How to Avoid Bad Dining Habits

The top five dining etiquette tips

I was recently interviewed by a journalist for Investment Executive (a great resource for financial advisors in Canada) for some advice on avoiding the biggest dining etiquette mistakes people make at the business lunch.

Here are the top five table manners tips I shared:

Tip #1 – I think that’s my bread plate

Many people aren’t familiar with the basic table setting and large round tables can be particularly confusing. Your  bread plate is always to your left and your water glass is on your right. If someone inadvertently takes your bread plate (and someone invariably will) don’t make a big deal of it, just let it go.

Tip #2 – My that’s an “interesting” way to hold your knife and fork

Be mindful of how you hold your utensils when eating. Your table mates may not know all the table manners rules but they know what awkward looks like. Don’t grip your fork like a baseball bat or your knife like you’re going to stab someone.

Cut and eat small pieces of food because Murphy’s Law states that when you have food in your mouth, someone always asks you a question .

Tip #3 – A napkin isn’t a hankie

Never blow your nose into your napkin. Proper dining etiquette says if you need to leave the table during the meal, the napkin goes on your chair.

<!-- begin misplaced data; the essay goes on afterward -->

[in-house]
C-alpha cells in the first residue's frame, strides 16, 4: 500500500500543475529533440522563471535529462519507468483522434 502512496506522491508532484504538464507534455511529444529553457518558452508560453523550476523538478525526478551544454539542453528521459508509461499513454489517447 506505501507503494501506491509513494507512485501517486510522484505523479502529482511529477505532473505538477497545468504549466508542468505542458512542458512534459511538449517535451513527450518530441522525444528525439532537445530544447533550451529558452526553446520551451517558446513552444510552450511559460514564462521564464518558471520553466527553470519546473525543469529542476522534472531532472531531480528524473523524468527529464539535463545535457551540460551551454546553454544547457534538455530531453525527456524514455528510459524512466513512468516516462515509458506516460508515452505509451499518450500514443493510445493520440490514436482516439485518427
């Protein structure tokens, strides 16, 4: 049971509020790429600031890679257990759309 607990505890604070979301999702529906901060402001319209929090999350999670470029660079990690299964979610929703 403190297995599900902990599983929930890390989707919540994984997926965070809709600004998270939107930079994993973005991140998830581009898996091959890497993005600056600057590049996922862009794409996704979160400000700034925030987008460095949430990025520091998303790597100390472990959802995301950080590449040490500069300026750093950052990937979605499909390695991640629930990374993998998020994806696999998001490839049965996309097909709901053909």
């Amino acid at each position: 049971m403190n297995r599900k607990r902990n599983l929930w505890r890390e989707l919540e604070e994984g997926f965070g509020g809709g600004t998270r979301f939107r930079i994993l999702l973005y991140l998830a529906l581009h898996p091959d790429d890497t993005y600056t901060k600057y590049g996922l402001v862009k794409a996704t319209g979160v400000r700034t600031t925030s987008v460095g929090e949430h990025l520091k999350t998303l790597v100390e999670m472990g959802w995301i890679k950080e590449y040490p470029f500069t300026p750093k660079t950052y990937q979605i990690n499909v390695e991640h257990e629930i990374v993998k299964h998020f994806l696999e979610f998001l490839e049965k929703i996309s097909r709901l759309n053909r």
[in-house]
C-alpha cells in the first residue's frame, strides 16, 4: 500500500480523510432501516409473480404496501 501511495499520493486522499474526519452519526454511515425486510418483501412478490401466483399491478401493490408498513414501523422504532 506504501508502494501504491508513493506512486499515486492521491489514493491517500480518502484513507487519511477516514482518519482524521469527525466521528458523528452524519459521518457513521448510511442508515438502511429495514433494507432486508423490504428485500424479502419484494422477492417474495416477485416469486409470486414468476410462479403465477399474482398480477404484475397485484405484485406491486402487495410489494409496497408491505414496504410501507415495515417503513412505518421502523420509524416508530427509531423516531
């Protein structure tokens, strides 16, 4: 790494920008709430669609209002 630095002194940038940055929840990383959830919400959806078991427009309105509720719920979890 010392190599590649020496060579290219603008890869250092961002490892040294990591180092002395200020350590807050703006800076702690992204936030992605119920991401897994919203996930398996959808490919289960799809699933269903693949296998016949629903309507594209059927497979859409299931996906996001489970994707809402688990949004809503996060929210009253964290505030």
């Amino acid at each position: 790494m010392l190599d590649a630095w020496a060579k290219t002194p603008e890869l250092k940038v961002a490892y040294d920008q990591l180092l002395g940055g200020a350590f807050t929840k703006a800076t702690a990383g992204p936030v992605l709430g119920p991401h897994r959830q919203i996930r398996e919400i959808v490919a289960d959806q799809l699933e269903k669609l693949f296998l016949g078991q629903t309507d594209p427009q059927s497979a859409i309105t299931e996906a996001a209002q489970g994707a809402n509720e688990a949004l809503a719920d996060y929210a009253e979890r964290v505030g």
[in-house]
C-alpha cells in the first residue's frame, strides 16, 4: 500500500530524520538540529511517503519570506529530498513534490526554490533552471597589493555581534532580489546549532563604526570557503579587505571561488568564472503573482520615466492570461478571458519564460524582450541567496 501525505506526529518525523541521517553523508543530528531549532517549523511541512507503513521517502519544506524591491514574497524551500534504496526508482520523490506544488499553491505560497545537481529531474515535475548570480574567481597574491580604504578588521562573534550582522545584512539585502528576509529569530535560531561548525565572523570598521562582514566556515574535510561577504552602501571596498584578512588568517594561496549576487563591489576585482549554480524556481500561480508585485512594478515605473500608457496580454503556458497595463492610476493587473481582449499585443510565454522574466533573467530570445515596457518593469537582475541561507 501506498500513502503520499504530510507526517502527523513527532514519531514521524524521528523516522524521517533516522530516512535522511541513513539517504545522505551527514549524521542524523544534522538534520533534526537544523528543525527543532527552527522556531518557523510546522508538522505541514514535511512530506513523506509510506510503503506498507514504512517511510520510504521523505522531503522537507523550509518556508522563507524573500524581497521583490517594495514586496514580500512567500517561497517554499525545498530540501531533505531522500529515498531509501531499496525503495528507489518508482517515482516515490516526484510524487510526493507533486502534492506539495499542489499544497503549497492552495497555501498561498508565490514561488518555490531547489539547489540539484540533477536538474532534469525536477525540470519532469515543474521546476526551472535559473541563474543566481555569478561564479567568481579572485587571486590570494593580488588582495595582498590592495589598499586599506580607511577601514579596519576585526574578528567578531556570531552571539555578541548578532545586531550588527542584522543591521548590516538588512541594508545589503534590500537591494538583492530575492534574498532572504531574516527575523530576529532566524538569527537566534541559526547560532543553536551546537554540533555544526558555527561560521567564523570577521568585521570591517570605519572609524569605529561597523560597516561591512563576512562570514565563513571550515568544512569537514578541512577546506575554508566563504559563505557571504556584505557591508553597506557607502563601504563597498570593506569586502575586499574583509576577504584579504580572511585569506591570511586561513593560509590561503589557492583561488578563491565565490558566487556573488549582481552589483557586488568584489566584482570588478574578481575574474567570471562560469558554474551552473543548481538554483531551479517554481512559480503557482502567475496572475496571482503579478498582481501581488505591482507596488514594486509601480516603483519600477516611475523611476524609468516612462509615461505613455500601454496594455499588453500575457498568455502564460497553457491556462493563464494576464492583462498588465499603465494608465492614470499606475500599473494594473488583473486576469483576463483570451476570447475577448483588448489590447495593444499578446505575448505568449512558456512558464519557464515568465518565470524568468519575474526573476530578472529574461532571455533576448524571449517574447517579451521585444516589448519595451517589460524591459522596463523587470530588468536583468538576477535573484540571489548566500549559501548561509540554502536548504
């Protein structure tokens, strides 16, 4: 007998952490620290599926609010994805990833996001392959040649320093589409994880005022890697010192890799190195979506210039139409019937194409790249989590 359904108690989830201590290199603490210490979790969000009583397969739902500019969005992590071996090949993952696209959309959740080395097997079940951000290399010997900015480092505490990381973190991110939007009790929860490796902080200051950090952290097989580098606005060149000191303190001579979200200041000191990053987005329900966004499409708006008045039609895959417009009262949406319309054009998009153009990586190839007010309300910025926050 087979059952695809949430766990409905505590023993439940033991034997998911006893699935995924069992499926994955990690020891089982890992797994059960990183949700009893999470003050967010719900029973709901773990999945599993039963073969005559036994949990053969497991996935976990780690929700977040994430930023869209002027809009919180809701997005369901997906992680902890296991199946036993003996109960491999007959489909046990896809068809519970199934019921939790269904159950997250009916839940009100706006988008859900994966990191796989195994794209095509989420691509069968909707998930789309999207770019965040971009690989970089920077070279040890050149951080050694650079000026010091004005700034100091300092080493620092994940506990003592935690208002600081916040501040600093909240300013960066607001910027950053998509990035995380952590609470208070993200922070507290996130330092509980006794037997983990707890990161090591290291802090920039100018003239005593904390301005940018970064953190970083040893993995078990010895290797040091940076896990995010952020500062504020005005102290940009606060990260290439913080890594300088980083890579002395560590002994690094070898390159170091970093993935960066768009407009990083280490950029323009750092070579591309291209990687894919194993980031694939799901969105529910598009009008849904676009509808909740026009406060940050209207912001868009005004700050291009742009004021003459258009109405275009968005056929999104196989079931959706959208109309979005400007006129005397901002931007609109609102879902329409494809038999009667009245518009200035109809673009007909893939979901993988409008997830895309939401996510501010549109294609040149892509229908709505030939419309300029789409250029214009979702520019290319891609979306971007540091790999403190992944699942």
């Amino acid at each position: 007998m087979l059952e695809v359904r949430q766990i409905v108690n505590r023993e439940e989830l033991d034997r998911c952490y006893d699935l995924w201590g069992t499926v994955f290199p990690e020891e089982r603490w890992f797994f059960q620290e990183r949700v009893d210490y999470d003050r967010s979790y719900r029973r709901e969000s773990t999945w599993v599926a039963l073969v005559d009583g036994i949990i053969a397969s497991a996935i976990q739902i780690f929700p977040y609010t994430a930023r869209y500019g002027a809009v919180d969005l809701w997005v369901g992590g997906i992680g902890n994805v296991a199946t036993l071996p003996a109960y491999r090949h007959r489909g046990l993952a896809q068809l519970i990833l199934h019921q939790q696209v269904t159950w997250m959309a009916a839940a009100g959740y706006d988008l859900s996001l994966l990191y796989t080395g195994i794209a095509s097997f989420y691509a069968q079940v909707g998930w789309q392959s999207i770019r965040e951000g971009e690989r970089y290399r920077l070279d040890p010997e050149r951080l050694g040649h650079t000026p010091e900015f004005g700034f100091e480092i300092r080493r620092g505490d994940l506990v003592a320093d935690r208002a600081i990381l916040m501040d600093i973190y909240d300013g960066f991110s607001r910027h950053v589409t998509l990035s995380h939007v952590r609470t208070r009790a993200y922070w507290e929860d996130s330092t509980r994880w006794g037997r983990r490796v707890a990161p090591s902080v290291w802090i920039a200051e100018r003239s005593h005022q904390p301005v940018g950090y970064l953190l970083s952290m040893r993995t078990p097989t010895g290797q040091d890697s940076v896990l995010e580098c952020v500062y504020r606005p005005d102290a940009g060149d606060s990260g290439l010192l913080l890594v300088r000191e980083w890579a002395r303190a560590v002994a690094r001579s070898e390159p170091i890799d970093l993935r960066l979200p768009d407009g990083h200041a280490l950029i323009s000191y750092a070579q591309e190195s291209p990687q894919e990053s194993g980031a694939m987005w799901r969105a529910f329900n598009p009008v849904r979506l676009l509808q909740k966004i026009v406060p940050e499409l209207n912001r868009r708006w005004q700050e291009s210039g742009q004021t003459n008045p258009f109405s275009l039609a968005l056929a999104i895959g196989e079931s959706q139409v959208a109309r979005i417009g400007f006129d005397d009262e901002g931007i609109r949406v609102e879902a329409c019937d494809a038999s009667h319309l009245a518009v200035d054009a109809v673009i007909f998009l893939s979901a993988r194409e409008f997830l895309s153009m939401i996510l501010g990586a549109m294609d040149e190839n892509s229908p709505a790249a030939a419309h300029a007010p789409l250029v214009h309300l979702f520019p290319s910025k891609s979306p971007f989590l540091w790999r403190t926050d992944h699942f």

Tip #4 – When it comes to wine… get a grip

A glass of white wine should be held by the stem so as not to warm up the wine. If you get in the habit of holding every wine glass by the stem, you won’t go wrong.

Tip #5 – Signal your success at the table

To signal to the wait staff that you’ve finished eating, place your knife and fork together in the five o’clock position on the right side of your plate. Never scrunch your napkin up and throw it on your plate. Simply loosely fold your napkin and place it on the left-hand side of the plate.

The easy way to look good at the restaurant table

Our video and online dining etiquette training (which is rated #1 online business dining course by none other than the Wall Street Journal) is the easiest way to ensure you look great at the restaurant table. Click here to read the complete article by Fiona Collie on the Investment Executive website.

Posted by Joanne Blake – the Canadian corporate image consultant and dining etiquette expert

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